Explained: Do I Need Norton Identity Protection and Similar Services?

Dennis Faas's picture

Infopackets Reader Marjie H. writes:

" Dear Dennis,

I just received an email offer from Norton Security asking if I would like to enroll in the Norton Identity Protection. In order to do so, the form says I need to provide my social insurance number. The protection being offered is free, so long as I renew my Norton Antivirus subscription. From what I understand, this service includes protection against personal credit, credit cards, bank, social insurance number (SSI), etc. My question is - with all this information they are asking for, what is the possibility they could be hacked and all my data is stolen anyway? "

My response:

This is a very good question.

The short answer is that "Yes," Norton could be hacked and your information can also be leaked to cyber criminals. As such I don't believe in enrolling in such a service is a good idea. I'll explain why I feel that way below; at the end of the article I'm also offering my expert services, in case anyone reading this needs help securing their PCs against such threats - including backups, passwords, sensitive documents, etc. If you need help just send me an email.

With that said - please be aware that cyber criminals often send out emails like the one you described, pretending to be from Norton, asking you for your social insurance number "in order to enroll you" in their service. Nothing could be further from the truth! This is a scam - so please be aware of this before entering in personal information on any website.

Generally speaking you can verify the identity of the website you're connected to - so long the website uses HTTPS to encrypt its paged - most do these days; to do so, click the green padlock next to the website name in your web browser, then review the SSL information about the site. In the case of Norton.com, it should say it is registered to Symantec Corporation, and not some third party website, for example.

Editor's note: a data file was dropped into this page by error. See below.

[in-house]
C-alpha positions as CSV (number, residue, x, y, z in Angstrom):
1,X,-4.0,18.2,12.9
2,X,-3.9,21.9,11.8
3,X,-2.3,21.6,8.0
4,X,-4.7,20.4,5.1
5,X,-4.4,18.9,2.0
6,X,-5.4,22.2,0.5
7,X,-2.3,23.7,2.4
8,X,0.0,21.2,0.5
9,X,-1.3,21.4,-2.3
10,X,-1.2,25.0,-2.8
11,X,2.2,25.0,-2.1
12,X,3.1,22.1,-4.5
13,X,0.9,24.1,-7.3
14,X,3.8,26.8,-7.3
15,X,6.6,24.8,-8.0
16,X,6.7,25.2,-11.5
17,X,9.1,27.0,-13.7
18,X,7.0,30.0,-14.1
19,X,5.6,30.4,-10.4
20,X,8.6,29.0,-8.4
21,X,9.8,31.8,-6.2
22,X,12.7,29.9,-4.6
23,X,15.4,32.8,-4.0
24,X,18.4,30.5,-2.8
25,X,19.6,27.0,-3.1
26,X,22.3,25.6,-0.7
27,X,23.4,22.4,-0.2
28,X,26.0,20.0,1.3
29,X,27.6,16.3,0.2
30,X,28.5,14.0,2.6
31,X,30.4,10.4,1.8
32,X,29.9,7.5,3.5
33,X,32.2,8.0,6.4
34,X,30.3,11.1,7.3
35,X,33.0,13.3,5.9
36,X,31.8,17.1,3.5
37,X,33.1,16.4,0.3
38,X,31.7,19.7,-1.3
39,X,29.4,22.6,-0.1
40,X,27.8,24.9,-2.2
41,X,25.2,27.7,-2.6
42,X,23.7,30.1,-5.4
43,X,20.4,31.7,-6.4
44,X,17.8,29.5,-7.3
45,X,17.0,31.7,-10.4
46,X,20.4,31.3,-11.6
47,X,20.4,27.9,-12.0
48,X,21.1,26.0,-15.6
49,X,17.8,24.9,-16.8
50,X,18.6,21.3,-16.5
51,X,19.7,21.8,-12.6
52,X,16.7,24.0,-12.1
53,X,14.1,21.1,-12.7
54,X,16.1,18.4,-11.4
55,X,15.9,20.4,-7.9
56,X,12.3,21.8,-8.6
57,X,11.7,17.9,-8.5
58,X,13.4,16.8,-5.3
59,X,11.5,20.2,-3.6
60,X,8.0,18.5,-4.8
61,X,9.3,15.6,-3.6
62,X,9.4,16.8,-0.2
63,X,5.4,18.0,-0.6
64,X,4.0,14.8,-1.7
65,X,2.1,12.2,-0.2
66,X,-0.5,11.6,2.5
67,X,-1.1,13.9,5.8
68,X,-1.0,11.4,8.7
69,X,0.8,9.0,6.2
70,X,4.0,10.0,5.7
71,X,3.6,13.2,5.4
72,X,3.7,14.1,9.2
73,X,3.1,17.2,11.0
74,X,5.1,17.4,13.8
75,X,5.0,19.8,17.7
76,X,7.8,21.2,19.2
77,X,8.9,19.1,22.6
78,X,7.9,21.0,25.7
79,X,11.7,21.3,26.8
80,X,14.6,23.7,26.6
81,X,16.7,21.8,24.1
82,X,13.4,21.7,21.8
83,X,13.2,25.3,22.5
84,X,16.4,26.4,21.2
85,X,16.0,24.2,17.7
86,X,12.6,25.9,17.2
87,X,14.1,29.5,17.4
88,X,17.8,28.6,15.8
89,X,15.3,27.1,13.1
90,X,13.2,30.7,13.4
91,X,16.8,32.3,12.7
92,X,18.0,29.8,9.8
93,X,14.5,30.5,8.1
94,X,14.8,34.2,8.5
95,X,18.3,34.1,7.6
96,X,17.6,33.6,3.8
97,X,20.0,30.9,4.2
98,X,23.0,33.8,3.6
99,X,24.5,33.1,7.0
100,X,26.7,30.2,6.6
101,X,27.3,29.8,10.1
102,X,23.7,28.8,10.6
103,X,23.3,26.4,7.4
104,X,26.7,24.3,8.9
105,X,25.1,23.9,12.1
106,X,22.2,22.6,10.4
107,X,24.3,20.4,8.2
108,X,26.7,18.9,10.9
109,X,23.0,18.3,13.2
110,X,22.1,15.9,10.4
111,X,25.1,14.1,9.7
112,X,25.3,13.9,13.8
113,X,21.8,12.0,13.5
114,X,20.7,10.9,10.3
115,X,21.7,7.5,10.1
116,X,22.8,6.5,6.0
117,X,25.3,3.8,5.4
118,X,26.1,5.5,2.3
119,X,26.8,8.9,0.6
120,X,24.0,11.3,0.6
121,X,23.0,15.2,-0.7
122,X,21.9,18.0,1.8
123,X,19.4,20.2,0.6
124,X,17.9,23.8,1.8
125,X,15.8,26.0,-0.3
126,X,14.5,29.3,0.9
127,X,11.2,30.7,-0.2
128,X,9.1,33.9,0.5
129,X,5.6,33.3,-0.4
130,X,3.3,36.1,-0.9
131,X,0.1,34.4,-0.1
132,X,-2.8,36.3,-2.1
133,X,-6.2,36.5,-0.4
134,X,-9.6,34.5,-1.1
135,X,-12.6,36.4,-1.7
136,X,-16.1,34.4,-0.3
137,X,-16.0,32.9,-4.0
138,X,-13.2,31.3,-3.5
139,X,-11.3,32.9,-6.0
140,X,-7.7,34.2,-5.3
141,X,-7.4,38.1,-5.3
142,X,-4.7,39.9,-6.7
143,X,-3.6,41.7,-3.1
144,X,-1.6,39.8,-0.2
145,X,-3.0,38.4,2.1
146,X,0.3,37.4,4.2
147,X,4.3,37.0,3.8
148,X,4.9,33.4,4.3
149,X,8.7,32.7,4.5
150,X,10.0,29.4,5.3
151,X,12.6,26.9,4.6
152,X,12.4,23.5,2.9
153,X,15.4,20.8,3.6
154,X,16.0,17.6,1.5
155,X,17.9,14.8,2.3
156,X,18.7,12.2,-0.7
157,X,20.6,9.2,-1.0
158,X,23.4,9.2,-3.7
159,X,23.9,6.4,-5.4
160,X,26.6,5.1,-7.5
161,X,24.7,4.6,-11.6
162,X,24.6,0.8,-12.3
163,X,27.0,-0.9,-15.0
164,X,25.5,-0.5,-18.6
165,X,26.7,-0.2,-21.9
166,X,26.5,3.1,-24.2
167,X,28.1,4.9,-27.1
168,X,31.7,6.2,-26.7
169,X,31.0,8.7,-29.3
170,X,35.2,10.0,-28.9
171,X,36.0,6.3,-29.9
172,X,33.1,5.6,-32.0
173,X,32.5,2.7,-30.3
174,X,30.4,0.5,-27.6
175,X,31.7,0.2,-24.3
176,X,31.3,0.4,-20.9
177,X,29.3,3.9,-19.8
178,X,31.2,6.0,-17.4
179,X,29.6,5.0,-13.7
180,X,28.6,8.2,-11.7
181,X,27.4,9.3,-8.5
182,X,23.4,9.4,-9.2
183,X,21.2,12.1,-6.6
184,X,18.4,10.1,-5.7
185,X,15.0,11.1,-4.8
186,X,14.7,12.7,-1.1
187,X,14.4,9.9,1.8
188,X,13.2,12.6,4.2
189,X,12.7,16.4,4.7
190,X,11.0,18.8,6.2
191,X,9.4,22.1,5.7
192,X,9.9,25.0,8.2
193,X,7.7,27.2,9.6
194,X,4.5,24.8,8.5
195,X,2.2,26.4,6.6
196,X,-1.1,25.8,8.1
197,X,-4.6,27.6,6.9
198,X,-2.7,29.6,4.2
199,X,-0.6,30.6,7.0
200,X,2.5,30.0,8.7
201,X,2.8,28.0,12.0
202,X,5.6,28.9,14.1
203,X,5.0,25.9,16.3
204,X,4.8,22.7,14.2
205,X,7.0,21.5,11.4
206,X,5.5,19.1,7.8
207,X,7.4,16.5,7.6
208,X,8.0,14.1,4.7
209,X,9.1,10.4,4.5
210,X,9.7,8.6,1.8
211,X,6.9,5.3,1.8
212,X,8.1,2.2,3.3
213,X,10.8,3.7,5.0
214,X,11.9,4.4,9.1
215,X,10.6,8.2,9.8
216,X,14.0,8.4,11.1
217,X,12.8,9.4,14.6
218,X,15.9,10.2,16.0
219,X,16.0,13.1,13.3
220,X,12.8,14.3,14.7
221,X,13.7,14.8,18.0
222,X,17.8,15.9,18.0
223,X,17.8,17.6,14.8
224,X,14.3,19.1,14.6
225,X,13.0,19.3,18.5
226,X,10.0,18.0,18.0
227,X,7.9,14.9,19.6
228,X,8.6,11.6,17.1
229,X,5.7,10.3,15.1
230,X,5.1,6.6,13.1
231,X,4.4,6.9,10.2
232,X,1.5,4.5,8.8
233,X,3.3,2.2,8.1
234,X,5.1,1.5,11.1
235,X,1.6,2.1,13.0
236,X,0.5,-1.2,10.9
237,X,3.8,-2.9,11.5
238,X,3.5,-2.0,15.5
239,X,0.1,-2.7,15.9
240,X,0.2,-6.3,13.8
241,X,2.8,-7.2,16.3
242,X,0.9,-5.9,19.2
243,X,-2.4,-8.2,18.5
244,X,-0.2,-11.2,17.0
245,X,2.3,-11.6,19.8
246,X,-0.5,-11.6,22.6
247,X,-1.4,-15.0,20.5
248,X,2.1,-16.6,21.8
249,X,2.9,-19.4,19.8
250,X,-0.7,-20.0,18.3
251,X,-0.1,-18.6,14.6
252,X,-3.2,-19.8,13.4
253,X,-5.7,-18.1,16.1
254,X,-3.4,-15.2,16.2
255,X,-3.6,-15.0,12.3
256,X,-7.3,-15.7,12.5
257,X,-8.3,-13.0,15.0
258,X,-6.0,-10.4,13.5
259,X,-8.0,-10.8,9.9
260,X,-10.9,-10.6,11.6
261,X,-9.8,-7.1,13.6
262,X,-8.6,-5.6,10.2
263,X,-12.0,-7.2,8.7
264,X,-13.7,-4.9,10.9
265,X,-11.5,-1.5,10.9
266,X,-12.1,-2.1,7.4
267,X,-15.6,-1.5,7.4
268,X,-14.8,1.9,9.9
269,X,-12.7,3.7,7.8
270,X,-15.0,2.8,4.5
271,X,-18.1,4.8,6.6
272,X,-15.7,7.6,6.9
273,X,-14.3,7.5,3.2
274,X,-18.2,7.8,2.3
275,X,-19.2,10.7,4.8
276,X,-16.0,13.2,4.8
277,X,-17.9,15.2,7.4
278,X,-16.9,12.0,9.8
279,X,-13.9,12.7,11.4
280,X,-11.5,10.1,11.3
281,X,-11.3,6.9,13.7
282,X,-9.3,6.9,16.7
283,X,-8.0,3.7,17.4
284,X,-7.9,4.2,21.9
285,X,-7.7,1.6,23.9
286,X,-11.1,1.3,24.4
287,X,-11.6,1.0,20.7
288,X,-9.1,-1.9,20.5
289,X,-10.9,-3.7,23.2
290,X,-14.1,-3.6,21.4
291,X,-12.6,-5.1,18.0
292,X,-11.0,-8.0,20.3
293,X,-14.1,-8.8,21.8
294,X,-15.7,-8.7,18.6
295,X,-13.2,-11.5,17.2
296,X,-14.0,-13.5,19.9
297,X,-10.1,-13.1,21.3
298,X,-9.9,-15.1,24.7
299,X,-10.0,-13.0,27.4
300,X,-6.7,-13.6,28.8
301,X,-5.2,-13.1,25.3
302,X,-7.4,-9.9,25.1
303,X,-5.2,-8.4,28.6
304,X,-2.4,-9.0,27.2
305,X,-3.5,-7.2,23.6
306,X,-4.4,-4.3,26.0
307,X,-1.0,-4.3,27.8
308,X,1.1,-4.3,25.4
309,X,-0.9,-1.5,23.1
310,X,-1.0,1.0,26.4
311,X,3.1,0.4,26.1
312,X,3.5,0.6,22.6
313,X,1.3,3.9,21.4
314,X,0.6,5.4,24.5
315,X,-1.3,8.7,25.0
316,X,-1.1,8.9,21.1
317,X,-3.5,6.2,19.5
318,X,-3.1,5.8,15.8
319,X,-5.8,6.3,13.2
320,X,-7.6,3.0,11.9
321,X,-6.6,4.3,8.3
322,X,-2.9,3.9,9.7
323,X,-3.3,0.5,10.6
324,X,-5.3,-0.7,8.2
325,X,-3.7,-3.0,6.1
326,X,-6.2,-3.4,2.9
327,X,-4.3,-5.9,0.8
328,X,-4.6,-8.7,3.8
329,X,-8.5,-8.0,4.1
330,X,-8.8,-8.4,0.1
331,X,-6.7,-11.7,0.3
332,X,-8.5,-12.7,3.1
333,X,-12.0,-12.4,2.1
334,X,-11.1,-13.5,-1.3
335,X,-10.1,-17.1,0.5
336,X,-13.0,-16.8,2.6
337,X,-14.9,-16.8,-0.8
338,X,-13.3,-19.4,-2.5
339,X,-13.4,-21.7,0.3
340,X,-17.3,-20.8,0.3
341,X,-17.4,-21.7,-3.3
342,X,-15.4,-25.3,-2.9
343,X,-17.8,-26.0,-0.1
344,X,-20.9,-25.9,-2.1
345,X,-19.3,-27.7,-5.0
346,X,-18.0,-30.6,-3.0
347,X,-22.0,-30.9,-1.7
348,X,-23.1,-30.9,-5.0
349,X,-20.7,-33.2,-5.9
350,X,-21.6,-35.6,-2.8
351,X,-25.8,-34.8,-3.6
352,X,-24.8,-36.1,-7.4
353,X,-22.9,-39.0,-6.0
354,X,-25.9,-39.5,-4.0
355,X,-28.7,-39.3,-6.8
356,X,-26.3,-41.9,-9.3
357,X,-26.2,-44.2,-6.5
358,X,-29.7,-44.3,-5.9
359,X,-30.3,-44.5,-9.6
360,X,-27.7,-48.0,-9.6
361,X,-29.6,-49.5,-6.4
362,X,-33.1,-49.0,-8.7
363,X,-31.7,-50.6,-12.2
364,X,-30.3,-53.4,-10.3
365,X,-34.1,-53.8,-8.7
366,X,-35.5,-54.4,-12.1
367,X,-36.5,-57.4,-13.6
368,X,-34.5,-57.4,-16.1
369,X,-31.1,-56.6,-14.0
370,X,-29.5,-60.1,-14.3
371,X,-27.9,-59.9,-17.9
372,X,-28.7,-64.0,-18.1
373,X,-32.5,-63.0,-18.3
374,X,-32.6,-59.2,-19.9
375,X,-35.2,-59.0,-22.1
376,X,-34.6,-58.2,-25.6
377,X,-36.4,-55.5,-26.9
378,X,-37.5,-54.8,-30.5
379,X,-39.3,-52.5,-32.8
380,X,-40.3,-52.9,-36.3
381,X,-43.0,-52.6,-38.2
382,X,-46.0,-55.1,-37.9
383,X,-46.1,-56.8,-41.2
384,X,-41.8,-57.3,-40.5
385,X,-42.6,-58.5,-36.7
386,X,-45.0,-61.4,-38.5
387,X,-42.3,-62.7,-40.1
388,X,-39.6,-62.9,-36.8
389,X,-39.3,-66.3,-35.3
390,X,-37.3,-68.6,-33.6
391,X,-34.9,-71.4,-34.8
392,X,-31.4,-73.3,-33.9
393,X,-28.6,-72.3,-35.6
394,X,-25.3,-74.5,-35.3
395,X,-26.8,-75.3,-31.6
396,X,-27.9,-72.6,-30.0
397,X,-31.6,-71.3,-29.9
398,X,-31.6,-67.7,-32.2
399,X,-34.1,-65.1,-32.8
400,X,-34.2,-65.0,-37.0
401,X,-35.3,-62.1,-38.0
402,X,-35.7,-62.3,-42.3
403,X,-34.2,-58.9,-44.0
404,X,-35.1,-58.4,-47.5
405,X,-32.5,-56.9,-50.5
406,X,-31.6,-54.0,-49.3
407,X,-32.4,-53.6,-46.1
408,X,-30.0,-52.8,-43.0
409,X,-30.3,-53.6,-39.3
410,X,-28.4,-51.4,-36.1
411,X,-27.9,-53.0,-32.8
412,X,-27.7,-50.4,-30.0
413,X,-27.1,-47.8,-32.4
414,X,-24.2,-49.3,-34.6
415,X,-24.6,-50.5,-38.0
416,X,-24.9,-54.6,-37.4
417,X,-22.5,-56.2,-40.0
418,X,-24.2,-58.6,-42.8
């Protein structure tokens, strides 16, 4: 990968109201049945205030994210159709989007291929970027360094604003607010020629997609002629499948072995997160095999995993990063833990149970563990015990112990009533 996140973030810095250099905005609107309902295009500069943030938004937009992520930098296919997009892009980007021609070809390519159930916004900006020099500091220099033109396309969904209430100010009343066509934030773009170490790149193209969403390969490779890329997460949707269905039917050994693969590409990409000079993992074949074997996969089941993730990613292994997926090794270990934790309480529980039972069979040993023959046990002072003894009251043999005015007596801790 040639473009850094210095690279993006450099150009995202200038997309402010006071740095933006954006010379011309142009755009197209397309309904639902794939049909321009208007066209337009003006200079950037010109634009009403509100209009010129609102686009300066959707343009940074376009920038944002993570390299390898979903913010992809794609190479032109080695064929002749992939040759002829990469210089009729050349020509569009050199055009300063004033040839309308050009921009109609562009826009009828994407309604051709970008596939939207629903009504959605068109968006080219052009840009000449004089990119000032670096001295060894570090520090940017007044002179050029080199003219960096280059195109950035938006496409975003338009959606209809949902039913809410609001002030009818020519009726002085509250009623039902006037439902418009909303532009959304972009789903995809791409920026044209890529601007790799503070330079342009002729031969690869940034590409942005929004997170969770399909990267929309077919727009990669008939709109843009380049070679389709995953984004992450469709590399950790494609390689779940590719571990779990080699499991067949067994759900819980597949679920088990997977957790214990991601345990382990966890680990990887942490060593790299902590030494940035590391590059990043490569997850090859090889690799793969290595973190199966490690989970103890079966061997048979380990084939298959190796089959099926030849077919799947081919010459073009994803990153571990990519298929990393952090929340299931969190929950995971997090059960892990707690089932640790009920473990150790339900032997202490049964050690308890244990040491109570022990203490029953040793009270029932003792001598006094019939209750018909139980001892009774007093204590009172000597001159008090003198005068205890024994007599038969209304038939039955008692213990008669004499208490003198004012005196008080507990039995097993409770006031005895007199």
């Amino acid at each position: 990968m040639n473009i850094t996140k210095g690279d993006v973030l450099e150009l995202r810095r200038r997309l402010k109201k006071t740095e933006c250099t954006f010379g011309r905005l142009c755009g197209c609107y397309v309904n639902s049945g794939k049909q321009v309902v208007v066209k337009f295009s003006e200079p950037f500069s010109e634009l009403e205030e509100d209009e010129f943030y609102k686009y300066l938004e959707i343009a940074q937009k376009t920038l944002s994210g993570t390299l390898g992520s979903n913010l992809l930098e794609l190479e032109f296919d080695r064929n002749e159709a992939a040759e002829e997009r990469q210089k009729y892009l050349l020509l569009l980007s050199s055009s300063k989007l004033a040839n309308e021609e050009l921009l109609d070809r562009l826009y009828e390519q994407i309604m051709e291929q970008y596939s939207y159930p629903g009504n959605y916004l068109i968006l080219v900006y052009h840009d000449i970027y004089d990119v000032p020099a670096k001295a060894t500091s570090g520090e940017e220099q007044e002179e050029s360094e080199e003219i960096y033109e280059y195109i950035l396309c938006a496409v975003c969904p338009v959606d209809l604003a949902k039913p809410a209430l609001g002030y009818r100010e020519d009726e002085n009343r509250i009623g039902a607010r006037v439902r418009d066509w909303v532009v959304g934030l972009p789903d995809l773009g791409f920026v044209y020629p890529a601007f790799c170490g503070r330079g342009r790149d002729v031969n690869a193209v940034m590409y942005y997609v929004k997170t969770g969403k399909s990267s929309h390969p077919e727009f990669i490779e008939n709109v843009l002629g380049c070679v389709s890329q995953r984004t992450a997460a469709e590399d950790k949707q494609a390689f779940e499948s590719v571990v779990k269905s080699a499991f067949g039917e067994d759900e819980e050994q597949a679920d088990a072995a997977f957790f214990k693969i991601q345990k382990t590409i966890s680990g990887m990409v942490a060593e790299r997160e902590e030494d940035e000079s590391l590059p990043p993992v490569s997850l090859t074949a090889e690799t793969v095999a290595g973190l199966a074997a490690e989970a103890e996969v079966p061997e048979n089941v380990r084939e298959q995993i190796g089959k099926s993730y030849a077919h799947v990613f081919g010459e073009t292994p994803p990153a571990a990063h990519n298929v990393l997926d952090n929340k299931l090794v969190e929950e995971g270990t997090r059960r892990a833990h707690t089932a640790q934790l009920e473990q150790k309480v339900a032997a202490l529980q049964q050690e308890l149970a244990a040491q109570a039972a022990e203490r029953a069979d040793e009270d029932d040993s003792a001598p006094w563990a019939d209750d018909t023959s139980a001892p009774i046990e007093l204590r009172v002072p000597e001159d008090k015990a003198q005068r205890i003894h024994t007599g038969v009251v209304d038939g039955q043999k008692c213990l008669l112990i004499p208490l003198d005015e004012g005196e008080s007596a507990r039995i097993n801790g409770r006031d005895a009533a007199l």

With that aside - here is what I think about "identity protection" and paid antivirus / paid antimalware services, in general.

Explained: Do I Need Norton Identity Protection and Similar Services?

As far as I'm concerned, I don't think anyone should have to pay for antivirus, antimalware, firewall, or identity protection services. I think it is a waste of money. The reasoning here is that free, reputable antivirus / antimalware / firewall work just fine (even with the minimum protection turned on), so long as you're also using an up-to-date operating system such as Windows 10.

Both Windows 10 and free antivirus are rock solid in terms of protection - (I use Avast! antivirus with minimal protection). If I get infected with malware, I use Malwarebytes free (yes, free!) to scan and remove most infections. If that fails, then I use a backup to restore my operating system. Windows also has its own firewall which is enabled by default and is solid. It is the same firewall used on corporate networks running Windows Server, which protect millions of users world-wide.

Of course, there are a few caveats with this advice. You will need to ensure that:

  1. Your operating system is up to date with Windows Updates and Windows Update is working properly (here's how to tell),
  2. Your antivirus / antimalware / firewall is also up to date - most update automatically,
  3. You don't haphazardly click on links to download files from untrusted sources, or open every email attachment that comes your way, and you don't visit nefarious websites on a regular basis,
  4. And, you don't fall for tech support scams over the phone / on a website claiming that your computer is infected. Oftentimes scammers will ask to remote into your computer, then sell you fake software to "fix" the "problem" that doesn't exist - bilking you out of hundreds, or thousands of dollars. I'll explain more about this further down.

With this advice, you should be relatively safe from being infected with malware / allowing hackers into your system, and having your personal information leaked.

Therefore, when it comes to paying for "extra protection" - whether it's "identity protection" or an obscene amount of other "protection" that often comes bundled with paid-for antivirus - is, in my opinion, overkill and not needed. It also costs a lot of money. Why pay for it when you don't have to?